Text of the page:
To control the access of the mains water, a mains water on-off valve 16 is further provided upstream of said connection point 15. Valve 16 is generally a normally open manual valve which intercepts the mains water line to allow system maintenance to be performed. Such a valve never automatically intervenes and does not contribute in any manner to the operation of the cycle. When maintenance operations are to be performed on the system, the operator manually intervenes on the valve by closing it. By keeping circuit 10 normally connected to the mains and with the on-off valve 16 open, the hydraulic circuit 10 is always pressurized by the mains water.
Also present on said hydraulic circuit are accumulation means 13 of the fluid which crosses the circuit, first on-off means of the fluid 14 being provided downstream, with respect to the advancing direction of the fluid inside the circuit, of said accumulation means 13.
An outflow line 17 is further provided in order to discharge the fluid which crosses said circuit 10 to the rinsing means of the machine.
In this first machine configuration, the rinsing means comprise a basin 19 provided with heating means commonly called “boiler” connected to the rinsing rods and to the nozzles 102. The contribution of fluid to boiler 19 is regulated by the third on-off means 18 of the fluid.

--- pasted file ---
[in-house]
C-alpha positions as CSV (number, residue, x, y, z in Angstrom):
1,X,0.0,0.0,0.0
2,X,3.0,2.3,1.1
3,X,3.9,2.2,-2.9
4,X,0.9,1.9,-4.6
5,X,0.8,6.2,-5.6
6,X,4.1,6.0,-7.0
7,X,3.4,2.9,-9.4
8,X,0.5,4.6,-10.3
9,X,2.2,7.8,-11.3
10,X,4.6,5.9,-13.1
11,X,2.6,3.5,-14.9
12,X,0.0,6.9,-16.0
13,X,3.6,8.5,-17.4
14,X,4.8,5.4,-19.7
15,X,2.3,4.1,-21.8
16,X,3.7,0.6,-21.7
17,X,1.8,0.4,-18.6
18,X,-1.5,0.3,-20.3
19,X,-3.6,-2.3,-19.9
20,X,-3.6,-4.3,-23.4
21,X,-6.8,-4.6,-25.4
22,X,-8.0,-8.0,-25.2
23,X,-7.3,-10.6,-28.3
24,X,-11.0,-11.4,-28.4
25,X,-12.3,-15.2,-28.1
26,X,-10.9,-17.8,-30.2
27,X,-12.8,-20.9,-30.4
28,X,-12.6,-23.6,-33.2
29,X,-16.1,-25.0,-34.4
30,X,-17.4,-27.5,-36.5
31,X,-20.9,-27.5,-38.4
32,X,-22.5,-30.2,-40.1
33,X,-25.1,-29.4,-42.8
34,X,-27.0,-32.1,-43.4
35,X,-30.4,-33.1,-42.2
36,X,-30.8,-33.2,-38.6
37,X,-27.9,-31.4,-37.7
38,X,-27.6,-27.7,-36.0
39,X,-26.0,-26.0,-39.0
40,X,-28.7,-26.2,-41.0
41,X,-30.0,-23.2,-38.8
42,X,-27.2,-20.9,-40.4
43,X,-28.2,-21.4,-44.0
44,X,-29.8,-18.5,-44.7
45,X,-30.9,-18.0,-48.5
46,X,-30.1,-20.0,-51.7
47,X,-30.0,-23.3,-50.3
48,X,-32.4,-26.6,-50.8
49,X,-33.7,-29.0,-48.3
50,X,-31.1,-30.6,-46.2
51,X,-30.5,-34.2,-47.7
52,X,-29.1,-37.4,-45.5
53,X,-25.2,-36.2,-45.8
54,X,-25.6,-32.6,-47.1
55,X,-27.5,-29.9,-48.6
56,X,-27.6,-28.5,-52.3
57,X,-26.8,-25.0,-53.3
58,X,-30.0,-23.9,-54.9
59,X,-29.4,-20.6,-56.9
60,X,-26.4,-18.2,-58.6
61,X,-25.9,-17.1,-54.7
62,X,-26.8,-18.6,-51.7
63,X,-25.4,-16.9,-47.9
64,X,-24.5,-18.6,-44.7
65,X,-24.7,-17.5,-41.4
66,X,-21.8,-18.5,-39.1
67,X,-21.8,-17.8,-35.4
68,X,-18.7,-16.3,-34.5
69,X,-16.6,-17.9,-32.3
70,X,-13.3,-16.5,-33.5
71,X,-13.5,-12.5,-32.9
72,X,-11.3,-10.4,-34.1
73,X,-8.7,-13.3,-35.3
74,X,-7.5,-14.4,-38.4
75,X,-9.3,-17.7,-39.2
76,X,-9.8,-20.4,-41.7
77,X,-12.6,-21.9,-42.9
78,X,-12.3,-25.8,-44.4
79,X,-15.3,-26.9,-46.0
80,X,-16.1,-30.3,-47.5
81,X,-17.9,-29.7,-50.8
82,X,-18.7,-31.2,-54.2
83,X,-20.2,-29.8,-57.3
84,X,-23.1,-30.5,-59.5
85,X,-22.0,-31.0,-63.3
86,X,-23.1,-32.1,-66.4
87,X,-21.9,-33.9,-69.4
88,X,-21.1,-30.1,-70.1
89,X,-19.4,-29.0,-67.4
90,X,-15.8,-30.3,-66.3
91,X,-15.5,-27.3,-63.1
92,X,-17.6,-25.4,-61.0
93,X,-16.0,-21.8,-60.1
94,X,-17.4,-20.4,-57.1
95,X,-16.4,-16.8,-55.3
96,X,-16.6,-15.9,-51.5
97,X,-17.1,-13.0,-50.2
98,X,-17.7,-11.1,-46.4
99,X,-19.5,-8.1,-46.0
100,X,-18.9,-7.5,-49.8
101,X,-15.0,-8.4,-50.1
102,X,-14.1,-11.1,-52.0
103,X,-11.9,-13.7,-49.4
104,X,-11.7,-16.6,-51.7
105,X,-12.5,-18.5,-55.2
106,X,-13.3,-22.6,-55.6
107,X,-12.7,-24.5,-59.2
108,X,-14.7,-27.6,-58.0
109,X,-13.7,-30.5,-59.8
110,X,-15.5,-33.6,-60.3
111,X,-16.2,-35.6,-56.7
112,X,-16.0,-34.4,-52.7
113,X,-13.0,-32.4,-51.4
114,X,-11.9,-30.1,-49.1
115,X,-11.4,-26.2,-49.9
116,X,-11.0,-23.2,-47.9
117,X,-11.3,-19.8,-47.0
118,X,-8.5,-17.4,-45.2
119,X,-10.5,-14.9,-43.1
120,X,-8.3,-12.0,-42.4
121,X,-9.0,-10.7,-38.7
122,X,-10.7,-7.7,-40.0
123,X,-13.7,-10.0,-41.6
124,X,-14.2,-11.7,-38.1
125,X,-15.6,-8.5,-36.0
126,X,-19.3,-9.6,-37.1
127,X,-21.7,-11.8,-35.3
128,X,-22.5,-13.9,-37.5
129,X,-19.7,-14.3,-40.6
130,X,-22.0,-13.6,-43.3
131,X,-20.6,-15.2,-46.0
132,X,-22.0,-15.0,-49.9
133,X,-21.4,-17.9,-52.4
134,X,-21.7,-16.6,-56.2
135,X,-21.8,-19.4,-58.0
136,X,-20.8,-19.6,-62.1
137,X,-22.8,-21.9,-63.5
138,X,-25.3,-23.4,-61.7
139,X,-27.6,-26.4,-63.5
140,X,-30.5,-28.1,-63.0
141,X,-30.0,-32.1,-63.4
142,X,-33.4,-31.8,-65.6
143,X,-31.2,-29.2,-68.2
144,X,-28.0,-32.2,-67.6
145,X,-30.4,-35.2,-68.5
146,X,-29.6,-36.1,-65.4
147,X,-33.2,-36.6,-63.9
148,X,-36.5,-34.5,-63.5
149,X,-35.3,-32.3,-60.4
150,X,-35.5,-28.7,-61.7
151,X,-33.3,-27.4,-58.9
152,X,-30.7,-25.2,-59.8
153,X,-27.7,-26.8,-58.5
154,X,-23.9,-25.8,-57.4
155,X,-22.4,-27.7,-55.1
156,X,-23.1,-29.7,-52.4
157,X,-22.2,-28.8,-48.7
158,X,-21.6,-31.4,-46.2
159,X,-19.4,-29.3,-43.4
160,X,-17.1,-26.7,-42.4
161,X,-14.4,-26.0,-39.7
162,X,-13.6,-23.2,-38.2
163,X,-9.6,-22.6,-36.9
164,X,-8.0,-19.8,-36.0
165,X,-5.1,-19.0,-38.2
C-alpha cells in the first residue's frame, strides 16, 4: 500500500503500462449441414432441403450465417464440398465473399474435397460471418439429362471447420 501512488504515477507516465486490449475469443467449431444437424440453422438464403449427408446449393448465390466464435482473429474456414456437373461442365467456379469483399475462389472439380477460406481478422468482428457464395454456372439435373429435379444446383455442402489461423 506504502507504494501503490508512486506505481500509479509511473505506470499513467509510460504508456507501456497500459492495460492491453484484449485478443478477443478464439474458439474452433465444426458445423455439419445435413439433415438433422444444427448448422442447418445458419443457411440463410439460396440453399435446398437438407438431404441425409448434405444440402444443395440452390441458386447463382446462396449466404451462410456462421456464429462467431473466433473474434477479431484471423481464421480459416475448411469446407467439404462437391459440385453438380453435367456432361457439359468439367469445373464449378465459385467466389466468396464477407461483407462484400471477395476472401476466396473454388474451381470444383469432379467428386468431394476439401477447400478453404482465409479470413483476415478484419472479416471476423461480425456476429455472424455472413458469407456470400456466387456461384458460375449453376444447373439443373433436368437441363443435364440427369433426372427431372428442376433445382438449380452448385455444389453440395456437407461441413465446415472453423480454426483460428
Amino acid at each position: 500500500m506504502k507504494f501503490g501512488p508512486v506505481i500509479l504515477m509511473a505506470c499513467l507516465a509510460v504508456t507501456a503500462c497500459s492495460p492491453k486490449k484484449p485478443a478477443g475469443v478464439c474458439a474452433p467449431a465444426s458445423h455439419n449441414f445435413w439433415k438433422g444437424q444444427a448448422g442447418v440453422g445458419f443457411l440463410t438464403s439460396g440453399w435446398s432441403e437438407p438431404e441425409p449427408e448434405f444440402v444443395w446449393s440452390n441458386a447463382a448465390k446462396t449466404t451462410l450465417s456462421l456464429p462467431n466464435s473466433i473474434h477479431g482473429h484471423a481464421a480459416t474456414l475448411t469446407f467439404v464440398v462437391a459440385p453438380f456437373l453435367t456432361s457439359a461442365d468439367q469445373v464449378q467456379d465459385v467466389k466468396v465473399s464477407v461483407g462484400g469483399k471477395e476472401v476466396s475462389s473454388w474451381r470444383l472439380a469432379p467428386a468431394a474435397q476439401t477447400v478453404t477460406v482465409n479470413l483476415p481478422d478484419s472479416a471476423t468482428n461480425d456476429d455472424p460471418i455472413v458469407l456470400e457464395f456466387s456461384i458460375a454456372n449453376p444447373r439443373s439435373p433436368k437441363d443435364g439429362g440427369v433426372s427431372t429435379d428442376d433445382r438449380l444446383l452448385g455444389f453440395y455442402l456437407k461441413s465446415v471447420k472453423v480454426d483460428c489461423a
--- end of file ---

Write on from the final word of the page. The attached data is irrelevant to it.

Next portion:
As mentioned, hot vapors are generated inside the washing chamber 101 during the operation of the washing machine 100.
Arranged above the washing chamber are fume extraction means 105 which advantageously comprise an axial fan capable of extracting the vapors from the washing chamber 101.
The heat exchange means 12 configured to transfer heat to the fluid which crosses said hydraulic circuit 10 comprise, in this embodiment, an air/water heat exchanger. In greater detail, according to the diagram in
The moving means 11 advantageously consist of a centrifuge pump, which recirculates the fluid inside the hydraulic circuit 10. In greater detail, the fluid inside the hydraulic circuit 10 will advantageously be clean water originating from the water mains. For this purpose, the hydraulic circuit provides a connection point 15 to the mains.